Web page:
Earlier this month, the World Health Organization (WHO) convened a meeting at which, among other things, experts discussed guidelines for naming variants of the coronavirus. The need is urgent, because there’s no agreed naming system. Until one can be established, researchers are developing their own nomenclature. At the same time, media organizations and policymakers around the world are filling the void by naming coronavirus variants according to the places where the first cases were identified. Such a practice is understandable in the middle of a pandemic, when new data are continually emerging and need to be communicated quickly. But connecting viruses to identifiable places also carries dangers, one of which is the risk of stigmatizing people (see Nature 580, 165; 2020). The absence of an agreed system also prevents consistency in naming, which is a hindrance for researchers, such as those who study the transmission of virus variants.
It is only six years since the WHO introduced guidelines to end a previous practice of associating viral diseases with the landscapes, regions, people or cultures where the first outbreaks occurred — a habit that resulted in names such as Middle East respiratory syndrome, or Zika virus, named after a forest in Uganda. These guidelines were intended to protect people from the erroneous suggestion that their region somehow caused a virus, and to reinforce that everyone is at risk from an outbreak, irrespective of where they come from. But these guidelines do not refer to variants — only to the naming of new human infectious diseases.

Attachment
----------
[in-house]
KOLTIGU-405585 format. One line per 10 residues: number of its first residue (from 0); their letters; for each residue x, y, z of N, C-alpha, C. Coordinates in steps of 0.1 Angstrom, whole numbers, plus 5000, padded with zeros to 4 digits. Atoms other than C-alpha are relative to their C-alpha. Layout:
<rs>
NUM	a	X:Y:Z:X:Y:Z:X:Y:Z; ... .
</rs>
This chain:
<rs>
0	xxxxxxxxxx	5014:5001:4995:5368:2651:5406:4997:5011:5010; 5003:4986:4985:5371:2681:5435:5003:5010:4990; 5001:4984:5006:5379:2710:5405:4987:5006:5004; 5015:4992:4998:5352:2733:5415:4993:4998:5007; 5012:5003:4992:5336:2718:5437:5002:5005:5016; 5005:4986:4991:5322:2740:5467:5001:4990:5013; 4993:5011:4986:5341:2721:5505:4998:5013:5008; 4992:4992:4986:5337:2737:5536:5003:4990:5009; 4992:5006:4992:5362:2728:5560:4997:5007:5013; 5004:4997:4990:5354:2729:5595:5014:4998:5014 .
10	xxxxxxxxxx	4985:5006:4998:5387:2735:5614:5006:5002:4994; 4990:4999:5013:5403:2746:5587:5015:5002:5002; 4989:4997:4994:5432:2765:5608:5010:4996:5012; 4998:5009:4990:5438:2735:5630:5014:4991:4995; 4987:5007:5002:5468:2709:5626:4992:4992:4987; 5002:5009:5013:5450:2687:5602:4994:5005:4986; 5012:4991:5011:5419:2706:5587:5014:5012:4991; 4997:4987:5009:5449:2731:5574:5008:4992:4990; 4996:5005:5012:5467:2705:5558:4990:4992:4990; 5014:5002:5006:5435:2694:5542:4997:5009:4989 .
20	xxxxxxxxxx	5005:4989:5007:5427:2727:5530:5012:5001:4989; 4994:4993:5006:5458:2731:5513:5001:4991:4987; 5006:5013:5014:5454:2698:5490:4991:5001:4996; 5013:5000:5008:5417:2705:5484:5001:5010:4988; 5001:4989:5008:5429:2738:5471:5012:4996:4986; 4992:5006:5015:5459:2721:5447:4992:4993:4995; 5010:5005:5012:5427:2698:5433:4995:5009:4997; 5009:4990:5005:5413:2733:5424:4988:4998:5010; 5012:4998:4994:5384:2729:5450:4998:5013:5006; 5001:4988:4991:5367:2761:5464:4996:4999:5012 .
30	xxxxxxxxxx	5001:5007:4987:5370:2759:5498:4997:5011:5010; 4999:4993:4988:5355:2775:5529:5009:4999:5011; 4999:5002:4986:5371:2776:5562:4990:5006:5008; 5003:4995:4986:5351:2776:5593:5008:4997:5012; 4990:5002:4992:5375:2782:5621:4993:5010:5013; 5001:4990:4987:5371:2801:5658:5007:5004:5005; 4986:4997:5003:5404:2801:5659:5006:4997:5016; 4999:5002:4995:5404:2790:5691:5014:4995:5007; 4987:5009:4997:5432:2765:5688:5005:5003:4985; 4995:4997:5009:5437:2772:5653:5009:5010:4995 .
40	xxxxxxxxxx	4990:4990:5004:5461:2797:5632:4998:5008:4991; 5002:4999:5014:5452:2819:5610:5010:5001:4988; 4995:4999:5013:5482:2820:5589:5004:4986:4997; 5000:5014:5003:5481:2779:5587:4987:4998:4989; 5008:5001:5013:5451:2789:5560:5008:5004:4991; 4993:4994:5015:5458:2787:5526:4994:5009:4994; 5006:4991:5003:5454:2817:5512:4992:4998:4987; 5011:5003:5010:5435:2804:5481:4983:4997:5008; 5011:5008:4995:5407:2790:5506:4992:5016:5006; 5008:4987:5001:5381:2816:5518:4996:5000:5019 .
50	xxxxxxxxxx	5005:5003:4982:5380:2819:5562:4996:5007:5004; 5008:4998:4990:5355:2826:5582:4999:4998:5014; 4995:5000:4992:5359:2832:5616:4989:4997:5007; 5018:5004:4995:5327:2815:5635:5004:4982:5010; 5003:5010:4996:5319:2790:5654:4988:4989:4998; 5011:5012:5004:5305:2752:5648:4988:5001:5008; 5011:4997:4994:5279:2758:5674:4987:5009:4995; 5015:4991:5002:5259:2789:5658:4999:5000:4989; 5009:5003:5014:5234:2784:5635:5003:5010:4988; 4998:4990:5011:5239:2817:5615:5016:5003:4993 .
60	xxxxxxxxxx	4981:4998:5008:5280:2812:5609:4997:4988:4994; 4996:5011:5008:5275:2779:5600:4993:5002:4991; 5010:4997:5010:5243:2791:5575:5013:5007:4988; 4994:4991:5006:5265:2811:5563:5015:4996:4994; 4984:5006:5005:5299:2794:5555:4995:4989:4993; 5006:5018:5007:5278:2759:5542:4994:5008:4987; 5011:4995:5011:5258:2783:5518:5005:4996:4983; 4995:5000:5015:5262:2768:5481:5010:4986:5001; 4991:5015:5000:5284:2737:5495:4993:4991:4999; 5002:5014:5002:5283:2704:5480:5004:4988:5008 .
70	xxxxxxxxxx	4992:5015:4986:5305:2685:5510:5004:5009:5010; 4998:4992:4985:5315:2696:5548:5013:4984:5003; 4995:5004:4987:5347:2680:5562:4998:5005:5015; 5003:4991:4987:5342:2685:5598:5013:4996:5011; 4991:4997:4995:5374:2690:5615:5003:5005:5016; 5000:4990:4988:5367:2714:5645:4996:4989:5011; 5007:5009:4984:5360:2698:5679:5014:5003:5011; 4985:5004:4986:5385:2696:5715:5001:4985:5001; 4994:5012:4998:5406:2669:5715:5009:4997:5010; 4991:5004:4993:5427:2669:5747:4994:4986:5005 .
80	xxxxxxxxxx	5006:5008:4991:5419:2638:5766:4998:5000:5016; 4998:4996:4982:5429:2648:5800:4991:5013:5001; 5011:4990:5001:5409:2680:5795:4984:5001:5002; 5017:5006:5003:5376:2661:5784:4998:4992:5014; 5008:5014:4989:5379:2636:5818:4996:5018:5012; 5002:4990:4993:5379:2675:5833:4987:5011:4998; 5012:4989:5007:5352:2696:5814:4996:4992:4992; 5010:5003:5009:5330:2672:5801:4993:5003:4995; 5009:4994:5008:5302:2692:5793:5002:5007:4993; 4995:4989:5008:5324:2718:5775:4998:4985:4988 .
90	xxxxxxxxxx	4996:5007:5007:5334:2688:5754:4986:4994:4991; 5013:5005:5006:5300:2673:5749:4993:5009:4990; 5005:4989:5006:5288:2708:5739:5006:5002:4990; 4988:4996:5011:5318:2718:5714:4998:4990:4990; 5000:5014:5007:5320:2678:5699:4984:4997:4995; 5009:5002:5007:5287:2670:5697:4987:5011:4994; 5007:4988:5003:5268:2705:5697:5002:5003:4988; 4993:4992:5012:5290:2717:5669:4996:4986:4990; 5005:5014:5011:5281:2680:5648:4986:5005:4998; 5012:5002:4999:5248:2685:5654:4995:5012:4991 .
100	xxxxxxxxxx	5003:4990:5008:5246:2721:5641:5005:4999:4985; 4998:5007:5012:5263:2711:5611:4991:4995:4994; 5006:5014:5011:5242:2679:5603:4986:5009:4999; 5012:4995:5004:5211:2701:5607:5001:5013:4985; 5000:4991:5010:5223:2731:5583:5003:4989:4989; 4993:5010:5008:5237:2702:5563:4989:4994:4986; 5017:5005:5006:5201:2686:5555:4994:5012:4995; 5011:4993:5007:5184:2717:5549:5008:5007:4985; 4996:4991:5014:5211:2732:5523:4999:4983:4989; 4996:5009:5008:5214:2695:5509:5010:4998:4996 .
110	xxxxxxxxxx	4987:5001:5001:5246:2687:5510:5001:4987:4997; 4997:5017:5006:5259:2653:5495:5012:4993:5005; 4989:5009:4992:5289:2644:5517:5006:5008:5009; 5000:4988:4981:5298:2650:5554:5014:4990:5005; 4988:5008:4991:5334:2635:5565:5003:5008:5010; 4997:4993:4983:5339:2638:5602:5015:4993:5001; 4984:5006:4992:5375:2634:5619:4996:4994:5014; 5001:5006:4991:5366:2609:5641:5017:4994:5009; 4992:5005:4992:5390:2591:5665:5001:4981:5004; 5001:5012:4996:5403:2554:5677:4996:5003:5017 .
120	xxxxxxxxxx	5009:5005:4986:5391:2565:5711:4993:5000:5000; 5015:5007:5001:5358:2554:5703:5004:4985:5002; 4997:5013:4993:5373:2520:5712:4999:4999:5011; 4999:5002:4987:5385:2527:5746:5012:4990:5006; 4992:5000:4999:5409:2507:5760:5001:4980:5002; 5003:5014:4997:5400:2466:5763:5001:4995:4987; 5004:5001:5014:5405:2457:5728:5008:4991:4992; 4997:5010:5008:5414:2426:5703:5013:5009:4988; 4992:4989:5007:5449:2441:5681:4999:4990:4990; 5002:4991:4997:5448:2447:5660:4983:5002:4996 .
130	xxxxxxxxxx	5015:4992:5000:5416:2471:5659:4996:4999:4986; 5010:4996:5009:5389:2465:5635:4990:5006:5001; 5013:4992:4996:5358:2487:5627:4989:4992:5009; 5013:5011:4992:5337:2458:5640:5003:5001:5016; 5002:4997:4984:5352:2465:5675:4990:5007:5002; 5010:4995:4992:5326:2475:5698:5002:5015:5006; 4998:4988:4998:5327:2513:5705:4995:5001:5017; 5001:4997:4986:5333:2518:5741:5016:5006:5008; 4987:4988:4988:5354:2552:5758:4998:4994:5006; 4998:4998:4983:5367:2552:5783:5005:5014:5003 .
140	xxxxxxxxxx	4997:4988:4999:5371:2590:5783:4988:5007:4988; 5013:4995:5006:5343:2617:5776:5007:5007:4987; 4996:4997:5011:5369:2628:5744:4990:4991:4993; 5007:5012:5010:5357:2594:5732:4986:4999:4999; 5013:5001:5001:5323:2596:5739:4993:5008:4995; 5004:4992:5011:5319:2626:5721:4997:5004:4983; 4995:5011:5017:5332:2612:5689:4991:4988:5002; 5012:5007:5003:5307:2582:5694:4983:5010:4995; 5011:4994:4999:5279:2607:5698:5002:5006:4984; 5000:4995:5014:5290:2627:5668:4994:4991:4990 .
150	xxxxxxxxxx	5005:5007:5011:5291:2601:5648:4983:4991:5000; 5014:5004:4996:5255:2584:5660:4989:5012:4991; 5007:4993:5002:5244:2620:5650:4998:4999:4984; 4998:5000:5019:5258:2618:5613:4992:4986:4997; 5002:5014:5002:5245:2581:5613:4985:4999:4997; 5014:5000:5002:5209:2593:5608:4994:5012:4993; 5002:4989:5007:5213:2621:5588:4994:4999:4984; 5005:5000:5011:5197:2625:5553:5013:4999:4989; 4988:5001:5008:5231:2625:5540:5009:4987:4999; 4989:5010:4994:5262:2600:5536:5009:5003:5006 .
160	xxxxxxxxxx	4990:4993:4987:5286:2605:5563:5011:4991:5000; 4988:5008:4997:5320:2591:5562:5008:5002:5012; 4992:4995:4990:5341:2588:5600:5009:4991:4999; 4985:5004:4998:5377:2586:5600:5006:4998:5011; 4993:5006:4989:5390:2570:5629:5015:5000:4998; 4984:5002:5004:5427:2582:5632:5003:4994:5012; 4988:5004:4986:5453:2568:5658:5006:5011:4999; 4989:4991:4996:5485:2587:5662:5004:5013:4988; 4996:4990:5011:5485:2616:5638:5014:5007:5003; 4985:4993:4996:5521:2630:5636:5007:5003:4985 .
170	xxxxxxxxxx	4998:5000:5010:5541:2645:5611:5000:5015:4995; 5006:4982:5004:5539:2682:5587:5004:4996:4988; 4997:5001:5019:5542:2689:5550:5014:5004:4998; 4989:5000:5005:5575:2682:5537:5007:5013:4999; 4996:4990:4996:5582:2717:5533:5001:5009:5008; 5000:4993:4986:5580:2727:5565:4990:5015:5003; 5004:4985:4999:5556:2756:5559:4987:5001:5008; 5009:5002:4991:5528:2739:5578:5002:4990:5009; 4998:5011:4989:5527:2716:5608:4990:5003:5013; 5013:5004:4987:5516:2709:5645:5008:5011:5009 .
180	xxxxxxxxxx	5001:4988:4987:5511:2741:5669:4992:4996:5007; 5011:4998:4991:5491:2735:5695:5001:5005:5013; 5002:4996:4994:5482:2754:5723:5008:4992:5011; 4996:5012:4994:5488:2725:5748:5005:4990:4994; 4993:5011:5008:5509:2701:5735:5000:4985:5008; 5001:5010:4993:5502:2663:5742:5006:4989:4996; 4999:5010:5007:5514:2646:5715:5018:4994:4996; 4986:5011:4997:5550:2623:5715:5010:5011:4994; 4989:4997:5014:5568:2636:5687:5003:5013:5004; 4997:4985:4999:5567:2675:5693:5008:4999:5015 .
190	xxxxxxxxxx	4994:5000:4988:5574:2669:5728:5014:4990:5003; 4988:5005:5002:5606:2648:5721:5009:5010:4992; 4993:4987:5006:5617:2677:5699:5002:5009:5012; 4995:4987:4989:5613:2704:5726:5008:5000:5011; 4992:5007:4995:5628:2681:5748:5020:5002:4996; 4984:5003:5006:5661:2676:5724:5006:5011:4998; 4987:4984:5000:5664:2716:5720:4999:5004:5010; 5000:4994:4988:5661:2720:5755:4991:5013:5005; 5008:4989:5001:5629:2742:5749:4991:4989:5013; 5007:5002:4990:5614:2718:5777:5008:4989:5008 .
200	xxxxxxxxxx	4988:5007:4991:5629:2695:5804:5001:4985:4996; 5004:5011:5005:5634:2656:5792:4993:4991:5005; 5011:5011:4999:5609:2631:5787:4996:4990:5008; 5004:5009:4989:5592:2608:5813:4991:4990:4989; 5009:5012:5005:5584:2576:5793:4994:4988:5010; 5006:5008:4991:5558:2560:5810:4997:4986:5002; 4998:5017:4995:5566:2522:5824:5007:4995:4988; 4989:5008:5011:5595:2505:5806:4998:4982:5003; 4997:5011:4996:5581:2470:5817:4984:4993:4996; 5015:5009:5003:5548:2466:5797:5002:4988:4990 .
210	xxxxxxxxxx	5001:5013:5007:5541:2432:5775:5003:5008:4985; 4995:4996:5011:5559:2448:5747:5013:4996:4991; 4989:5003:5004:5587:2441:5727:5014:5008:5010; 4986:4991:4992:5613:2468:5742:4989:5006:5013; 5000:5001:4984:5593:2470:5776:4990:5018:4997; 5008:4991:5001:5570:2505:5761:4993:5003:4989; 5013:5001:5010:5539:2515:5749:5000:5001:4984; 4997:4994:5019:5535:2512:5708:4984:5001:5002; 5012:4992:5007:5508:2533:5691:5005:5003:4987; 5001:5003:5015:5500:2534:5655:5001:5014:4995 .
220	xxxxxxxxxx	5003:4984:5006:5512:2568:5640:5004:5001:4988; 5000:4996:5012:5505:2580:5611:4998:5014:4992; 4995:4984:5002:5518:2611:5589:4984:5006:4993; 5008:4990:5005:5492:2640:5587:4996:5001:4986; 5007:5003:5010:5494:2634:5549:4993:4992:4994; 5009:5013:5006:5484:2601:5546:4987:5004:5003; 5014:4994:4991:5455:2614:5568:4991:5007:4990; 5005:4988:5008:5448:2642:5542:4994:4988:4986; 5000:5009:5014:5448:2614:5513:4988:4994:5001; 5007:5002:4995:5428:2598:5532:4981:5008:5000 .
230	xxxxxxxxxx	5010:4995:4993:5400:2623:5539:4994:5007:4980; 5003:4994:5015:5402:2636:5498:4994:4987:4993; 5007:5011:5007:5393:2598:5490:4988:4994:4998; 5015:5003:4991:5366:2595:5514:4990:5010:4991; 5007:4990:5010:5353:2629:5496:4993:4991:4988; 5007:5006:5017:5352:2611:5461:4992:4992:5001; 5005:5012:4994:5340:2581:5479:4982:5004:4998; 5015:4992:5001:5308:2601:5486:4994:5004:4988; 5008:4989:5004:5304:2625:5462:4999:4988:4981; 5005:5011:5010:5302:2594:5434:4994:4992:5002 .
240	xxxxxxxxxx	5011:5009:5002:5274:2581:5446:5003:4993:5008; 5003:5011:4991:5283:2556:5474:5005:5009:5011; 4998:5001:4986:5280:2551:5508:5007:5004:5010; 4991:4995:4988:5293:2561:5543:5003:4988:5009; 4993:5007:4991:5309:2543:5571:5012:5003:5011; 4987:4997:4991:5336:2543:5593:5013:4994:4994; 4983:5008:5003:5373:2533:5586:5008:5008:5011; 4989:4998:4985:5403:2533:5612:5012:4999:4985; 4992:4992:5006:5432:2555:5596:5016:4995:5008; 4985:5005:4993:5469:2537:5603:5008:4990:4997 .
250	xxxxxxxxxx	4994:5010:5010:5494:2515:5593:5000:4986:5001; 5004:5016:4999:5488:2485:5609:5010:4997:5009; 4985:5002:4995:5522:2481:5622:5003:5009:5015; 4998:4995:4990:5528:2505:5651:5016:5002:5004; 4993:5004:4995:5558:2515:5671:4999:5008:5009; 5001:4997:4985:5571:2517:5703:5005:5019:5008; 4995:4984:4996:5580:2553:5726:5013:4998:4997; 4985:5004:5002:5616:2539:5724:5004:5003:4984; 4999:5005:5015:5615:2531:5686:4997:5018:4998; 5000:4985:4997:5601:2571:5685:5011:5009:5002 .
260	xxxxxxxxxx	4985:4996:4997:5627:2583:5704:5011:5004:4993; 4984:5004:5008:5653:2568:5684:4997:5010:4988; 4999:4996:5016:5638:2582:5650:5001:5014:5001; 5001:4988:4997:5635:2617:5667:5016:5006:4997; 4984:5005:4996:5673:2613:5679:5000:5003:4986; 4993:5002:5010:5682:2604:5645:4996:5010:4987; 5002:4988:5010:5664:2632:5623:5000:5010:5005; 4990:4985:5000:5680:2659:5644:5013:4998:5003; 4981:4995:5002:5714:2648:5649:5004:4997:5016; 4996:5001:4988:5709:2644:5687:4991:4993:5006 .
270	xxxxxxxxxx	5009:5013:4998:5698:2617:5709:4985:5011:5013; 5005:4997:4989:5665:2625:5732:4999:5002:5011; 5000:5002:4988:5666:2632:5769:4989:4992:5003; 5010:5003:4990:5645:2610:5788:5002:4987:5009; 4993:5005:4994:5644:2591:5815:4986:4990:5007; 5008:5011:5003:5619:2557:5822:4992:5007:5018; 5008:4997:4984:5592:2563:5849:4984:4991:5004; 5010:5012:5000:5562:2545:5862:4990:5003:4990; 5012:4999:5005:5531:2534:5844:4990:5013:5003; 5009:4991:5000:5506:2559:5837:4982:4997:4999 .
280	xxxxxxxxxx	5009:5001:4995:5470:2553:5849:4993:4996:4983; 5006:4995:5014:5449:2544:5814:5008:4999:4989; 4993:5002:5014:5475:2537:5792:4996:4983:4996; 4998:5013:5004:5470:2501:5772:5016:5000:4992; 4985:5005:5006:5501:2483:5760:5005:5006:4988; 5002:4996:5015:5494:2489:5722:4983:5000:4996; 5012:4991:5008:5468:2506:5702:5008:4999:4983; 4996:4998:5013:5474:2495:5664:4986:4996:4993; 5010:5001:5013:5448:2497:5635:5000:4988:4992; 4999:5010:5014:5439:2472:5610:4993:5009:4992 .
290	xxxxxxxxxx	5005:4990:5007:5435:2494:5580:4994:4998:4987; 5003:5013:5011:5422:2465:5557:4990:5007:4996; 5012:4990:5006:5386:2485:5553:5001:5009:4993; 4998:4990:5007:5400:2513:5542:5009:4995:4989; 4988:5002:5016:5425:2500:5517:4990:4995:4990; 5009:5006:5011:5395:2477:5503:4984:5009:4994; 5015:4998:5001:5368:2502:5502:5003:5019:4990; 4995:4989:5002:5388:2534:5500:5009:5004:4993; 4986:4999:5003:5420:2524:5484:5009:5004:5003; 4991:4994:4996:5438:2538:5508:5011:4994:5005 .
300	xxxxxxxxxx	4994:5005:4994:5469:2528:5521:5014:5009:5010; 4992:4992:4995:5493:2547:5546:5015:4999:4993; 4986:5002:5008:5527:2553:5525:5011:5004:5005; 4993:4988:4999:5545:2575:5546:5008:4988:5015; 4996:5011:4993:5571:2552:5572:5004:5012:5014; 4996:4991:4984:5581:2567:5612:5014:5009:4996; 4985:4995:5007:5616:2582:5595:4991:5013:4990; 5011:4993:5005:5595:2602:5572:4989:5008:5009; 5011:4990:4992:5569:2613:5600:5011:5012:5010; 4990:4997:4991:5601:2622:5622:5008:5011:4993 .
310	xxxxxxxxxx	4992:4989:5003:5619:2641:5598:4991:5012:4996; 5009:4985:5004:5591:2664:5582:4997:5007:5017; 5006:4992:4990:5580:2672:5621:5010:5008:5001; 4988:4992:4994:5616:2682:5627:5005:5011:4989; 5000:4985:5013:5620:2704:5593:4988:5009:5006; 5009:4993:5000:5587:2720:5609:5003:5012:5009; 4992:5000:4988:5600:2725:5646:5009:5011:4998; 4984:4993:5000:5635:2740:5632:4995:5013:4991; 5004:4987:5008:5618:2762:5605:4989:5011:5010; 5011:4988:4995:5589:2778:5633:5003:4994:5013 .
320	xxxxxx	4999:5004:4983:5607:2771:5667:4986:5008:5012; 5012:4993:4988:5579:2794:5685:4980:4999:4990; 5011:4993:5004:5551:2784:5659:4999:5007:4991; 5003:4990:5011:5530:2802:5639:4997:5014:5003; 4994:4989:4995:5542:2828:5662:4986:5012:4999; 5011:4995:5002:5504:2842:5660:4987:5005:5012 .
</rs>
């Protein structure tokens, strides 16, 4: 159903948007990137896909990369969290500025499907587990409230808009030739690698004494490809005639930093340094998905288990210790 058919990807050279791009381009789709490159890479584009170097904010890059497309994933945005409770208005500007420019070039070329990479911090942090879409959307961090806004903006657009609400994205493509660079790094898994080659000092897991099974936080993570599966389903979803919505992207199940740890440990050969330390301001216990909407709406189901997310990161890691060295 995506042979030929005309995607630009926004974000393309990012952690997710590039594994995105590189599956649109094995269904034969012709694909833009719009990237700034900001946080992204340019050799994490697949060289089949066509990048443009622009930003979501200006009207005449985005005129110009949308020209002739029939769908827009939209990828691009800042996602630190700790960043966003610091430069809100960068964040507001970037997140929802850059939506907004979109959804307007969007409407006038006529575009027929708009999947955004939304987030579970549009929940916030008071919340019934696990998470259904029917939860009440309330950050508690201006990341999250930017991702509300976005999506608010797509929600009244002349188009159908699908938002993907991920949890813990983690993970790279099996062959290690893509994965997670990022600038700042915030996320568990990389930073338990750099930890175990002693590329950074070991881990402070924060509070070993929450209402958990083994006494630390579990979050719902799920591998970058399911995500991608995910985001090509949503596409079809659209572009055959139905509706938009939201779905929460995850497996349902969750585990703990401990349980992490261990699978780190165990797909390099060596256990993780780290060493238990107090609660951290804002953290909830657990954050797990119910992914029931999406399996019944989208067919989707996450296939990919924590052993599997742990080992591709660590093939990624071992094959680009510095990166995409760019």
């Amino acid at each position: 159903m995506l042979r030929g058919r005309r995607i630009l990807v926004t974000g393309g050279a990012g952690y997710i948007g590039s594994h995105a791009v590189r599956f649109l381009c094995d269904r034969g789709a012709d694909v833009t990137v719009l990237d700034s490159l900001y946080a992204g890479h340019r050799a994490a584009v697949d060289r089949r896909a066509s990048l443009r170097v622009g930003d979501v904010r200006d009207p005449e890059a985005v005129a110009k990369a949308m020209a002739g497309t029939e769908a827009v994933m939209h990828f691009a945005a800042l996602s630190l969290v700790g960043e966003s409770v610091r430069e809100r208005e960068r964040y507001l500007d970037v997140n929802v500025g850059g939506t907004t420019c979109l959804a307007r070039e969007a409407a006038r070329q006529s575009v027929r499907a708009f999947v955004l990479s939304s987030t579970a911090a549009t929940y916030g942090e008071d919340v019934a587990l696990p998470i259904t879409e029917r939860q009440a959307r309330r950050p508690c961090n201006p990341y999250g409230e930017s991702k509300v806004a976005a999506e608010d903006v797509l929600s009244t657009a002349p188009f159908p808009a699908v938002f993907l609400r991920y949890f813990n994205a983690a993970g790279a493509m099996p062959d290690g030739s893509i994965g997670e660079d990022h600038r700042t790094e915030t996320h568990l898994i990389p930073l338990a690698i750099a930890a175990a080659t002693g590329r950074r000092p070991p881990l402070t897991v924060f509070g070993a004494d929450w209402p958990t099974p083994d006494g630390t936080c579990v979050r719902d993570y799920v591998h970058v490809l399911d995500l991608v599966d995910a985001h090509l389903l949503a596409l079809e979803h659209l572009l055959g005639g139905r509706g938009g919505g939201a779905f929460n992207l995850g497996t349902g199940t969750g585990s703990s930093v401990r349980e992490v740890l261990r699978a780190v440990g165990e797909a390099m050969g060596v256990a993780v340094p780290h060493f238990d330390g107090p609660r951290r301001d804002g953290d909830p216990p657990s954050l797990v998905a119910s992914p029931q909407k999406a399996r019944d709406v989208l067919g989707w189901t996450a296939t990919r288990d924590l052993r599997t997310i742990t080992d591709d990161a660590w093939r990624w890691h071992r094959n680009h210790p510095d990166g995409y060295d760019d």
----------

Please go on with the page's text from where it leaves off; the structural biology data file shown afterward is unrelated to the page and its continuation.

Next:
Agreed-on nomenclature does exist for the different varieties of other viruses, such as influenza, but not yet for SARS-CoV-2. In its absence, various naming conventions are proliferating. For example, the team that identified one variant in South Africa named it 501Y.V2, after a substitution in the 501st amino acid site of the virus’s spike protein. By contrast, Public Health England is calling a variant identified late last year VOC 202012/01 — in which VOC stands for ‘variant of concern’, and the numbers include a reference to the month and year of discovery. Other groups are using the name B.1.1.7 for the same variant; this label comes from a classification system based on the evolutionary relationships of viruses. The situation is confusing. These names are not only conflicting, but almost impossible for non-specialists to follow.
Those who are discussing a standardized nomenclature must work quickly, as more variants continue to be discovered. At the same time, publications and policymakers should, as much as possible, avoid using names with geographical elements — such as ‘UK variant’ or ‘South African variant’. It is more informative to use a construction that describes where the virus was identified and includes one of the scientific names. For example: ‘a variant called B.1.1.7, which was identified in the United Kingdom in late 2020’. The scientific name can be used alone thereafter.
More coronavirus variants are likely to be found in the coming weeks and months — by the middle of 2020, there were more than 35,000 complete or near-complete genome sequences of the coronavirus, and the number continues to grow. An agreed nomenclature will both stop the use of place-based names and provide researchers such as epidemiologists with the commonly agreed labels that they are keenly awaiting.
Nature 589, 330 (2021)